Pretty much any advertising photo of a watch and the face will almost always show the same time: 10:10. Most photographers do this to best show the company logo, but scientists have determined there was a more psychological reason to use this time.
As reported by RealClear Science, researchers explored the idea that displaying the time of 10:10 sold more watches than other displayed times because the hands resembled a smile and would leave viewers in a better mood when compared to other hand arrangements.
In a study published in Frontiers in Psychology, researchers posited that a watch that showed 10:10 would be more appealing visually than one set to a “neutral” time like 11:30. They also wanted to see if a time that resembled a “sad face” at 8:20 would have the opposite effect.
The researchers note that the tendency to use 10:10 was not established as the norm until the 1950s. Prior to that, watches were almost always set to a time of 8:20, which had the aesthetic advantage of being symmetrical while at the same time not hiding a logo.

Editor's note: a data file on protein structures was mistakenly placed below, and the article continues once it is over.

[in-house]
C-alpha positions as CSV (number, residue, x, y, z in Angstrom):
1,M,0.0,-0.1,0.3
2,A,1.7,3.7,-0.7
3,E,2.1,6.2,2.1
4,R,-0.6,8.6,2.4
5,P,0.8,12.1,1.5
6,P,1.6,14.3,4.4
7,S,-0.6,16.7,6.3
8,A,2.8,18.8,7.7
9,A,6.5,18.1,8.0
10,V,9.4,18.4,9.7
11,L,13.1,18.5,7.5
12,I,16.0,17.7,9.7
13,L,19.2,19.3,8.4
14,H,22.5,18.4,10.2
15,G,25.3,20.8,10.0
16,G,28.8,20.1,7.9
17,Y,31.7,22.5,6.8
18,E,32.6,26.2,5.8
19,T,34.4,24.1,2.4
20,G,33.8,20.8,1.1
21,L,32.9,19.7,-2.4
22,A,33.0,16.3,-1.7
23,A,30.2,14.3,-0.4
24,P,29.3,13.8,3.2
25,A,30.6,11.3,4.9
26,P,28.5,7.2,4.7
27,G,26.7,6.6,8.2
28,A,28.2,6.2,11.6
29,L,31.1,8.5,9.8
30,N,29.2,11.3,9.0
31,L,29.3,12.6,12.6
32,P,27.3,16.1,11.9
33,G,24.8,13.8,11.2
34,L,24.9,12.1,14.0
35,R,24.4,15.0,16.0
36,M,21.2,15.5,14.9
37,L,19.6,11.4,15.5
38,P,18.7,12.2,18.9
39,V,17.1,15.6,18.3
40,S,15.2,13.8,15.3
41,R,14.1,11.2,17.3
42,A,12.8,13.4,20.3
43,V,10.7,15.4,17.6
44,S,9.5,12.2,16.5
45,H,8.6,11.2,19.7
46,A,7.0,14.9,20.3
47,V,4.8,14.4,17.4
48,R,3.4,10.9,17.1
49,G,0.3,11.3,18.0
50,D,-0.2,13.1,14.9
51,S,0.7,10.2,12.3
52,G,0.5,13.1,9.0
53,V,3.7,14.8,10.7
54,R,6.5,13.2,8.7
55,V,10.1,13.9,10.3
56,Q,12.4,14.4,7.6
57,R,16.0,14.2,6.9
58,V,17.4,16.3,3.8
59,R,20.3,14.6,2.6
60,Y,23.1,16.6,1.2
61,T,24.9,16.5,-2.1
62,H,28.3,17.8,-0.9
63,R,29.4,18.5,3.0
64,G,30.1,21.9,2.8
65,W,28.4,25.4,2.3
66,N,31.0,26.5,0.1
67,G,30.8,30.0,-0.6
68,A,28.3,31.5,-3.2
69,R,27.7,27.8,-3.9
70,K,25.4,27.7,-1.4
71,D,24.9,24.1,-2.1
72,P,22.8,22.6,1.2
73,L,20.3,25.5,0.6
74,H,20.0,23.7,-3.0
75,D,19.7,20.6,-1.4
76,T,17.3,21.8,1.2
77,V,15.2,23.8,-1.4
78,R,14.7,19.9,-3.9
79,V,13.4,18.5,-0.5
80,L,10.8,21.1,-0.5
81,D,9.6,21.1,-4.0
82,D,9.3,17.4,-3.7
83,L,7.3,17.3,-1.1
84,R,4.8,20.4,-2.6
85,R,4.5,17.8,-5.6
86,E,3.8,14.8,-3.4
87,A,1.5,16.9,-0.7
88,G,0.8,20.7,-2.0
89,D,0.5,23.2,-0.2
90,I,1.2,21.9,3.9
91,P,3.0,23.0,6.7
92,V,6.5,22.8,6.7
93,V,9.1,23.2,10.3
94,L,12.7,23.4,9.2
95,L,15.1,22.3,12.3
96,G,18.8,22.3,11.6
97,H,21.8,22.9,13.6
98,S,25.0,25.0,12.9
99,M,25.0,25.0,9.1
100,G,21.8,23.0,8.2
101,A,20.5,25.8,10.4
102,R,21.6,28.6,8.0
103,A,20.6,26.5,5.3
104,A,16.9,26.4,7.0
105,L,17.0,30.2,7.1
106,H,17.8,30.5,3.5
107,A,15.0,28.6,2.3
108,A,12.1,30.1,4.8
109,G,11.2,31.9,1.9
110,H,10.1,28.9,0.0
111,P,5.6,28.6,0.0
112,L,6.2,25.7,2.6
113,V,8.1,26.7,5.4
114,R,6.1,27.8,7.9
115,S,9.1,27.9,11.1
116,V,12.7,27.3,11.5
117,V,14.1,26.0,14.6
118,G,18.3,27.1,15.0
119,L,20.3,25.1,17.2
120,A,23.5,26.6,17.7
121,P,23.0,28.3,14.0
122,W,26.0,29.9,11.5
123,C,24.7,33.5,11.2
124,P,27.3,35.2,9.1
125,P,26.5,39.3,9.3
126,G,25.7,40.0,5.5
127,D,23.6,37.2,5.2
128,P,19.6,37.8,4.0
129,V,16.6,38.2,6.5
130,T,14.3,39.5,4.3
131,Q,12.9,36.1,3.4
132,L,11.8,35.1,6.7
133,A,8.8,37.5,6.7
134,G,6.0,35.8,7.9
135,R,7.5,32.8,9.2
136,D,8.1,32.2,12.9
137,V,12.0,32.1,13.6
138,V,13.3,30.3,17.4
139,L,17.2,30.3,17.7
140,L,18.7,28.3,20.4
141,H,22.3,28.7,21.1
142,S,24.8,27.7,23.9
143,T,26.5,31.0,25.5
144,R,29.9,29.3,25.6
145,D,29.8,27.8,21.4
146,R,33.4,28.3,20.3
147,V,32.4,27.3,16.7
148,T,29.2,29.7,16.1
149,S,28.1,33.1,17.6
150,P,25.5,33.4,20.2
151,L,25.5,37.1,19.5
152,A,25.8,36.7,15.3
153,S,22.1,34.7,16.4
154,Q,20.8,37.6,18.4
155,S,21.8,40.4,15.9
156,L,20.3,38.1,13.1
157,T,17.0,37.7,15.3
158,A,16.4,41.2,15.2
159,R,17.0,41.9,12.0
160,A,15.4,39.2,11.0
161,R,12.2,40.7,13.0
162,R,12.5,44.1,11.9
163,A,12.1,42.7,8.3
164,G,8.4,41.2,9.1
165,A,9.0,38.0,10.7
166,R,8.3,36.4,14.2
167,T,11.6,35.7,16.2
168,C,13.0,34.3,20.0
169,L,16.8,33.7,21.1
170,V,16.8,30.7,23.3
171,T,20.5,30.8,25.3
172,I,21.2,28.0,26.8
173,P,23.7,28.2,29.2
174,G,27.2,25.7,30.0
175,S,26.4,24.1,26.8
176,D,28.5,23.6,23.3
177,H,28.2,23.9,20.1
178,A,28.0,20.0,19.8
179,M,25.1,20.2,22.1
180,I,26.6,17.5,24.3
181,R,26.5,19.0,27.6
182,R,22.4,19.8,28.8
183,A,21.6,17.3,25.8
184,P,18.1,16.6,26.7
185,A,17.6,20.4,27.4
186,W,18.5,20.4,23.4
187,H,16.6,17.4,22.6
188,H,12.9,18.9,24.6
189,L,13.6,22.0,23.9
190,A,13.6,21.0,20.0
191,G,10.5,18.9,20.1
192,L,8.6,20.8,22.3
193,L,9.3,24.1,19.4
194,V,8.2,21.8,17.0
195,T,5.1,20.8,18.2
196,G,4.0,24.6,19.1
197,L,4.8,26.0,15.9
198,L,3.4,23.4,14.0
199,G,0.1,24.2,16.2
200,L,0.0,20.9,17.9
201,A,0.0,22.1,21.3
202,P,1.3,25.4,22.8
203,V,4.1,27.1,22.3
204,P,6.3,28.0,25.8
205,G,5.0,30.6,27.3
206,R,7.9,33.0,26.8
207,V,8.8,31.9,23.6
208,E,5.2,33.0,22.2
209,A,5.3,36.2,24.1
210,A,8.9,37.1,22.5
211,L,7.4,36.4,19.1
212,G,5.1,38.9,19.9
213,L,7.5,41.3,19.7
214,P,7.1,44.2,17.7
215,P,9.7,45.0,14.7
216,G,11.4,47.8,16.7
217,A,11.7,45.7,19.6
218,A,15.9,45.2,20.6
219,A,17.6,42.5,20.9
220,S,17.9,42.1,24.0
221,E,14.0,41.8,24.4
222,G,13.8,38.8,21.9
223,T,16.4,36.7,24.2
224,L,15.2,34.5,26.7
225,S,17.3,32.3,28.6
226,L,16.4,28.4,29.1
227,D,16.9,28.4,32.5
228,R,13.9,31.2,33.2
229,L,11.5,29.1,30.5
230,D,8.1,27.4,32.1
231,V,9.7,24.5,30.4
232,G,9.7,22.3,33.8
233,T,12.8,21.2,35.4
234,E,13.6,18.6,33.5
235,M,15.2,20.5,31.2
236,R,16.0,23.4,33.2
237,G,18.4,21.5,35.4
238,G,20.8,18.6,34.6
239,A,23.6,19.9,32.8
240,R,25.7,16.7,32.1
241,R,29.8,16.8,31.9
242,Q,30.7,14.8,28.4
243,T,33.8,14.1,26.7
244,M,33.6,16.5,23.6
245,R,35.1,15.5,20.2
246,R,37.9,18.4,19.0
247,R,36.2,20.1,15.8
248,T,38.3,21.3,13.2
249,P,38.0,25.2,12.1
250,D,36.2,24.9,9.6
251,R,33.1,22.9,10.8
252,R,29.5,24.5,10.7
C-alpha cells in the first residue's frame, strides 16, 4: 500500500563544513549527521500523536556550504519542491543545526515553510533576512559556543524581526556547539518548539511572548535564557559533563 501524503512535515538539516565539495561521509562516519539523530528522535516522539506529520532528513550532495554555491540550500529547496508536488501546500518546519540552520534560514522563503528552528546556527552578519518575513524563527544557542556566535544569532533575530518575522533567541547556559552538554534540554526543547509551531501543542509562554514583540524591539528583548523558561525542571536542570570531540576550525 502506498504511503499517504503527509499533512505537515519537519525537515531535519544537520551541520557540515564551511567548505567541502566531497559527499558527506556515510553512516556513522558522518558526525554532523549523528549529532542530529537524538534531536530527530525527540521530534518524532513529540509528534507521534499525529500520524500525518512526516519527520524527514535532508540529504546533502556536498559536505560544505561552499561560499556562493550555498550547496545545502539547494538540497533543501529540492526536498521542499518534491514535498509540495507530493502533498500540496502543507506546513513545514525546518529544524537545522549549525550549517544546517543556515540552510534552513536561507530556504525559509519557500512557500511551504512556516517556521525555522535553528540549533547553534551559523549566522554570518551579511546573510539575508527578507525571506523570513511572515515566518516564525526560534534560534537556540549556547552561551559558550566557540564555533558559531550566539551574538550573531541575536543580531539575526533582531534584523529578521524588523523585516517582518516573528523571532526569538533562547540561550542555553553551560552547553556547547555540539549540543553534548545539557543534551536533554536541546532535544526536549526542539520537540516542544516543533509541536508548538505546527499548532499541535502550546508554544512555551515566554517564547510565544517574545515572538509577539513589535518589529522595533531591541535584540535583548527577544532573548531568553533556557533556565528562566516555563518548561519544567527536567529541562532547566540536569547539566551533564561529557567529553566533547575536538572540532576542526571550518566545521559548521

“Watches set at 10:10 showed a significant positive effect on the emotion of the observer and the intention to buy. However, watches set at 8:20 did not show any effect on the emotion or the intention to buy,” the researchers found.
“Moreover, watches set at 10:10 induced in women significantly stronger ratings of pleasure than in men. The data of the second experiment show that participants consistently perceive high resemblance between watches set at 10:10 and a smiling face as well as high resemblance between watches set at 8:20 and a sad face.”
The researchers say that this study proves for the first time that there is empirical evidence for the notion that using watches with a time setting that resembles a smiling face, like the ubiquitous 10:10, can positively affect the emotional response of the user even if the viewer is not aware of the fact that showing that time induces a positive effect.
The full research paper can be read in Frontiers in Psychology.
Image credits: Header photo coypright Rolex and JVA Studios.
Author: Jaron Schneider